Egypt’s upheaval has already begun to go bad. Libya’s has been plastered with danger signs from the start. The anti-Gaddafi rebels are an incompetent and fractious mess. They have already murdered one of their own leaders.

And—I think it very wrong that this aspect is played down so much—their victory would never have happened without Nato providing them with an air force, as it did for the equally suspect Kosovo Liberation Army in the early days of Blair.

We have given them the military gifts of cool self-discipline, long training and competence which we ought to reserve for ourselves and for protecting our own freedom and independence. If they don’t possess them, I don’t think they deserve to rule a country.

The official pretext, that we are “intervening to protect civilians,” is lying hogwash and should be laughed at every time it is used. In the past few days—according to reliable reports—Libya’s rebels have been guilty of indiscriminate shooting into civilian areas and the brutal and arbitrary arrests of suspected opponents.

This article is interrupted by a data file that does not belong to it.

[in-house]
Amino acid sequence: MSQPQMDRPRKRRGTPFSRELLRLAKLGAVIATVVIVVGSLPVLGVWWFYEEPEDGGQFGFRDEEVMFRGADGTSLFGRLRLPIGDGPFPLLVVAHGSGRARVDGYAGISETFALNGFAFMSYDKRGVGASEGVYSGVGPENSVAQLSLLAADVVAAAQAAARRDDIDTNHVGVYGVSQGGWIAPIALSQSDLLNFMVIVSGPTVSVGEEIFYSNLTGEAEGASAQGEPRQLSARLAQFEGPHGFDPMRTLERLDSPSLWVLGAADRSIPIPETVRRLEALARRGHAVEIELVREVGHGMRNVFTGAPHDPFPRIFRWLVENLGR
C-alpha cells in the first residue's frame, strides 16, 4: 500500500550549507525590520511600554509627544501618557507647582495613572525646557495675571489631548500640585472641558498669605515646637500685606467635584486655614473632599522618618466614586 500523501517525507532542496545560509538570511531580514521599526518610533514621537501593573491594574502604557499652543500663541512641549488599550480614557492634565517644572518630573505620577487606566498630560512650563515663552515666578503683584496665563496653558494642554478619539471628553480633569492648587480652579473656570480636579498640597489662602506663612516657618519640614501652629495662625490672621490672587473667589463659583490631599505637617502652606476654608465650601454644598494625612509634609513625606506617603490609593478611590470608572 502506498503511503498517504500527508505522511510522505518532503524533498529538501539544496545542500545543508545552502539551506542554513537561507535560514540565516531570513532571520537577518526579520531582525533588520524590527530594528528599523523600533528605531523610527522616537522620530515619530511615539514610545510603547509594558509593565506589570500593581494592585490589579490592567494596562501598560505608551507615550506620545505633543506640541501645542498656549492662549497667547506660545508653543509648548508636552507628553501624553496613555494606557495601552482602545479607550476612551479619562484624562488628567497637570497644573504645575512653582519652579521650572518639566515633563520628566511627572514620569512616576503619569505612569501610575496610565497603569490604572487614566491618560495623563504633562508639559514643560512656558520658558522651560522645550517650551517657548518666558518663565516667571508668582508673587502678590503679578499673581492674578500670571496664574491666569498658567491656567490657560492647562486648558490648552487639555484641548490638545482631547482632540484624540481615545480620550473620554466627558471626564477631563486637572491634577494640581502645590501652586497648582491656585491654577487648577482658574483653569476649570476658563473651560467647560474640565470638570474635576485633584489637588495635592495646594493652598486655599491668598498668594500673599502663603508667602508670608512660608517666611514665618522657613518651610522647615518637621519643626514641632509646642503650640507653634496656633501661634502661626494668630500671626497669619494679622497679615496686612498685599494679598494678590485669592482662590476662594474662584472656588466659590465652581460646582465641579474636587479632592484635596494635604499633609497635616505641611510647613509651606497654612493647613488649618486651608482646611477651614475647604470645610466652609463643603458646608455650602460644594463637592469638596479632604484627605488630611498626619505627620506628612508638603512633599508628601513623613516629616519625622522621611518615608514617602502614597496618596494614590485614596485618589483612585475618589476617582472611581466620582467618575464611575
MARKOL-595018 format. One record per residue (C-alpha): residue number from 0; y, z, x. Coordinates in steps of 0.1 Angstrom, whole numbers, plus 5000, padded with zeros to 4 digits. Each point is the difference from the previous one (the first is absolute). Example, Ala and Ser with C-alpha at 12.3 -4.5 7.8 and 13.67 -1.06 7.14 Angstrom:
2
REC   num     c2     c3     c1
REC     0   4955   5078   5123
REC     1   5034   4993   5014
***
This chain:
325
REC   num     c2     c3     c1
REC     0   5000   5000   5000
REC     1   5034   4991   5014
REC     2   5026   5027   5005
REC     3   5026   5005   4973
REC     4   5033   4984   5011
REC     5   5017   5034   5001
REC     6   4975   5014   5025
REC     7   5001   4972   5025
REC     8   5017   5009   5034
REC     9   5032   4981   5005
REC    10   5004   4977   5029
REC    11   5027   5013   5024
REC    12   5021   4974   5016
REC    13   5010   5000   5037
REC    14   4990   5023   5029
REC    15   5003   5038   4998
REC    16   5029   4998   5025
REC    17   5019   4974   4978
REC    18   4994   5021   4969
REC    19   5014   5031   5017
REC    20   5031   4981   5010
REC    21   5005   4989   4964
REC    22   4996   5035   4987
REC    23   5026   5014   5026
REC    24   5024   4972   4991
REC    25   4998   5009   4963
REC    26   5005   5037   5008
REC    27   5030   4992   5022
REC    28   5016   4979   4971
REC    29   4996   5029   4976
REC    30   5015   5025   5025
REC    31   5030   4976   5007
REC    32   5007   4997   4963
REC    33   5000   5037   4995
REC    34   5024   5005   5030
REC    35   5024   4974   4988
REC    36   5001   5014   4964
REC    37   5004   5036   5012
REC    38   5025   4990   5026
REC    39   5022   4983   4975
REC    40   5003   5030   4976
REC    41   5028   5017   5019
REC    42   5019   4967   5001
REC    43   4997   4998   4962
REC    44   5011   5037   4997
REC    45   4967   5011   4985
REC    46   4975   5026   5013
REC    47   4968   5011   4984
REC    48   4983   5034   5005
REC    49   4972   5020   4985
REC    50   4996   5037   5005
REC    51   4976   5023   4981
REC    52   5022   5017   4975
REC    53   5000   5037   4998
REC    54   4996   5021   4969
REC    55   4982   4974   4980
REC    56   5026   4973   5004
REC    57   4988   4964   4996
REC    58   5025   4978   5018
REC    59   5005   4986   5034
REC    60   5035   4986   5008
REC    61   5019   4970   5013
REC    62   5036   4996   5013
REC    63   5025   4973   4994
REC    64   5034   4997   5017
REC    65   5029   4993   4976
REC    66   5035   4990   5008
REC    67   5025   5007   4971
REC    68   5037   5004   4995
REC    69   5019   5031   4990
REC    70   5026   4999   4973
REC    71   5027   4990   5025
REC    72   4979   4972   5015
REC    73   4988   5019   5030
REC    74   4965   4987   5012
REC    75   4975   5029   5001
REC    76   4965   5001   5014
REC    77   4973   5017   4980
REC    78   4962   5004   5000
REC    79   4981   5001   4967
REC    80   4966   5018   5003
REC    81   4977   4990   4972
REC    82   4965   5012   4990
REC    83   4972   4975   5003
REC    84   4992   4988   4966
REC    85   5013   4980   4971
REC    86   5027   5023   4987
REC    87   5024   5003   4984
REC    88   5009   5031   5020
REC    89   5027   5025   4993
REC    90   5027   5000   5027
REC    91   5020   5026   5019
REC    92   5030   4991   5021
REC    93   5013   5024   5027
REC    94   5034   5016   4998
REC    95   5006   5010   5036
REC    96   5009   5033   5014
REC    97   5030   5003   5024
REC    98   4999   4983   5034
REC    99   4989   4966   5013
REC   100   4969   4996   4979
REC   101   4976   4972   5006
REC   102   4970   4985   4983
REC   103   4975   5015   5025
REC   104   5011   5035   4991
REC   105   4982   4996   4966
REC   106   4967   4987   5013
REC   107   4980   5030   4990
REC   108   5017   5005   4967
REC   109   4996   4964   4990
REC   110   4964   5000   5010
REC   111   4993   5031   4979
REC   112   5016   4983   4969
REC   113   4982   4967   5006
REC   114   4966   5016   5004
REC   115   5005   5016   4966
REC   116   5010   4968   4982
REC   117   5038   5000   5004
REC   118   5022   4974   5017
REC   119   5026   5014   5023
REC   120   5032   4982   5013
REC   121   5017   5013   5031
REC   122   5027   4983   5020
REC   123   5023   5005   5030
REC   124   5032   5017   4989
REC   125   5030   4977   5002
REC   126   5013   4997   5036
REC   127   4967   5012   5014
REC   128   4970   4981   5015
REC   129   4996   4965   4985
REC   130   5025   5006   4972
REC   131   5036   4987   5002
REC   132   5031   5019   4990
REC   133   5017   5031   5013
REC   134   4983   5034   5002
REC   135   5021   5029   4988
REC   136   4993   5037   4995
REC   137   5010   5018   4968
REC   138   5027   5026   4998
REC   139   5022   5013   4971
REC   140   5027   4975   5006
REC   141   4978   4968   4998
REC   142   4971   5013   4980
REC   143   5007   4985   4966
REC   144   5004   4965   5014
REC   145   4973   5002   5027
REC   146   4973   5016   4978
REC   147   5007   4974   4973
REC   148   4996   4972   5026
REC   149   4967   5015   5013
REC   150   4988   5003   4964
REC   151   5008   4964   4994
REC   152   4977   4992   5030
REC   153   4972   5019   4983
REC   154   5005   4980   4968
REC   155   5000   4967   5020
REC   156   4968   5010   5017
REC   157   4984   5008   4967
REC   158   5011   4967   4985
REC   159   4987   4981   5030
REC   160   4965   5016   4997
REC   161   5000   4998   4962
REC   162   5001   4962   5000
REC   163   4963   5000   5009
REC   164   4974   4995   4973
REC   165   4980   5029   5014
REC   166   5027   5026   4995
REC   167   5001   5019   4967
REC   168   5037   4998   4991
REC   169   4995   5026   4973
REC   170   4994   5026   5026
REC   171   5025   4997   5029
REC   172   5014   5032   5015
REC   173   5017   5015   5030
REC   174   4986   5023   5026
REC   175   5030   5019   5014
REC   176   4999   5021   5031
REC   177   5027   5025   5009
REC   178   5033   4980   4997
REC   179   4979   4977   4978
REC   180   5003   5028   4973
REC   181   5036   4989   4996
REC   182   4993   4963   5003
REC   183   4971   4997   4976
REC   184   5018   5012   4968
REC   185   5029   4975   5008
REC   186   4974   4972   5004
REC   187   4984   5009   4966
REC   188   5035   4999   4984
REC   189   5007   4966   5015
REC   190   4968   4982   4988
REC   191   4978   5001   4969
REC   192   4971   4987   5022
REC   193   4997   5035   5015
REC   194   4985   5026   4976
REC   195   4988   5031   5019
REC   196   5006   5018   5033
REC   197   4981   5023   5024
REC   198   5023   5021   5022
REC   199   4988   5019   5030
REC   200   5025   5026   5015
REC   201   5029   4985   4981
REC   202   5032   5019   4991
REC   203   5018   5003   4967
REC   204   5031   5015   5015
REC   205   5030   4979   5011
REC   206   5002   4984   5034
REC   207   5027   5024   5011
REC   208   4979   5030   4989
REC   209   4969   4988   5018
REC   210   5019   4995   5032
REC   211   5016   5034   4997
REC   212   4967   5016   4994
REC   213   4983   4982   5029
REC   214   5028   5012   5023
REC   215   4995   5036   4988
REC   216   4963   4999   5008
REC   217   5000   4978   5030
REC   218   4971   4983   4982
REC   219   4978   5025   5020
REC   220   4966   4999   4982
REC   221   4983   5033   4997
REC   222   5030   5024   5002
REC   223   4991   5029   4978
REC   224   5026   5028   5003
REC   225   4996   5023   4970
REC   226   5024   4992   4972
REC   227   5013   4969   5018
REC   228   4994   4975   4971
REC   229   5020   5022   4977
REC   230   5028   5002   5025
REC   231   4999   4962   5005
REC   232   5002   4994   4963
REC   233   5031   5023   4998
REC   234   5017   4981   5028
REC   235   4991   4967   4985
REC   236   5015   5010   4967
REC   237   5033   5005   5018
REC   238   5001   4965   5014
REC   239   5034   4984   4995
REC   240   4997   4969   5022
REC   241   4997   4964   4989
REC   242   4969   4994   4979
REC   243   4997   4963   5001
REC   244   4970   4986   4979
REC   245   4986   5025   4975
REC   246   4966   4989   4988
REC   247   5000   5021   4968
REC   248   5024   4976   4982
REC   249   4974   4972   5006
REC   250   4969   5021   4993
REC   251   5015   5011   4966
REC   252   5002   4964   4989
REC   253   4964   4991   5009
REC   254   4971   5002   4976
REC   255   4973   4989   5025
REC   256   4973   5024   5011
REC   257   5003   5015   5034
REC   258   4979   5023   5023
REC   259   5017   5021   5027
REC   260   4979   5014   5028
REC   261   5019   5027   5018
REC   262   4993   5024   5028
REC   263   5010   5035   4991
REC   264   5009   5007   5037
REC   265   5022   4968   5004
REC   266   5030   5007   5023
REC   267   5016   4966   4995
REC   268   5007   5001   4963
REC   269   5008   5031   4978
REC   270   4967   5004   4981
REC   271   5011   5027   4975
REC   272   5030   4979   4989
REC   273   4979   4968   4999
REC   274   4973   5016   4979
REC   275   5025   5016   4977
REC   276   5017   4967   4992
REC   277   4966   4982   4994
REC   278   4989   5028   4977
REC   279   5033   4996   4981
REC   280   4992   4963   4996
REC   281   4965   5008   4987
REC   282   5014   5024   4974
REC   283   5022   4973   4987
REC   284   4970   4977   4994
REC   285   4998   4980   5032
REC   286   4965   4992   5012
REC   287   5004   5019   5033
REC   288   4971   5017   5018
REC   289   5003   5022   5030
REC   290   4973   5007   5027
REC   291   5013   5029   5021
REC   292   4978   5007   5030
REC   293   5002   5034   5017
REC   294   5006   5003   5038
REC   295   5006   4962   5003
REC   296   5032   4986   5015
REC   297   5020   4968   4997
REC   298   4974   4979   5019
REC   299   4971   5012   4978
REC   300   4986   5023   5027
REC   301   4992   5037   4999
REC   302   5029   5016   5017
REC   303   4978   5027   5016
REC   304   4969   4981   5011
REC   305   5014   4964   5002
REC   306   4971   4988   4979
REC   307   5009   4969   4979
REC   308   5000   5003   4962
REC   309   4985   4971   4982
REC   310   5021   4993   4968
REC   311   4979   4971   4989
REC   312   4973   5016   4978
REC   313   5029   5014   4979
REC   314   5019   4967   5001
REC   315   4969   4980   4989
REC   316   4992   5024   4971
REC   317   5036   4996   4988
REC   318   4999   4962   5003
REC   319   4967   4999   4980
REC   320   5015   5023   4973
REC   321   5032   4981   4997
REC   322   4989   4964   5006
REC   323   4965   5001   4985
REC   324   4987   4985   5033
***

It is false to claim, as some instantly will, that by saying this I am defending Colonel Gaddafi. I am not. He is indefensible.

The questions are these: Will what follows be better? Will the burned, bandaged bodies, the crammed morgues and the hospital wards full of stench, screams and groans have been worthwhile? Were we right to take sides?

Here are some problems for the cheerleaders of this event, most of them modern left-liberals. [LA replies: Hitchens seems unaware of the neocons; yes, there are hardly any neocons in Britain, but doesn’t he know about the neocons in the U.S., who have been the strongest advocates of the intervention?] The savage regimes that are now falling are the direct result of the destruction of the empires of Europe. America, which encouraged this, quietly hung on to its own large land empire. So did the USSR.

These campaigners for “colonial freedom” argued—I recall them doing it—that it didn’t matter what sort of regimes arose when independence came. What mattered was that they would be free from us. That “freedom” led directly to Colonel Gaddafi.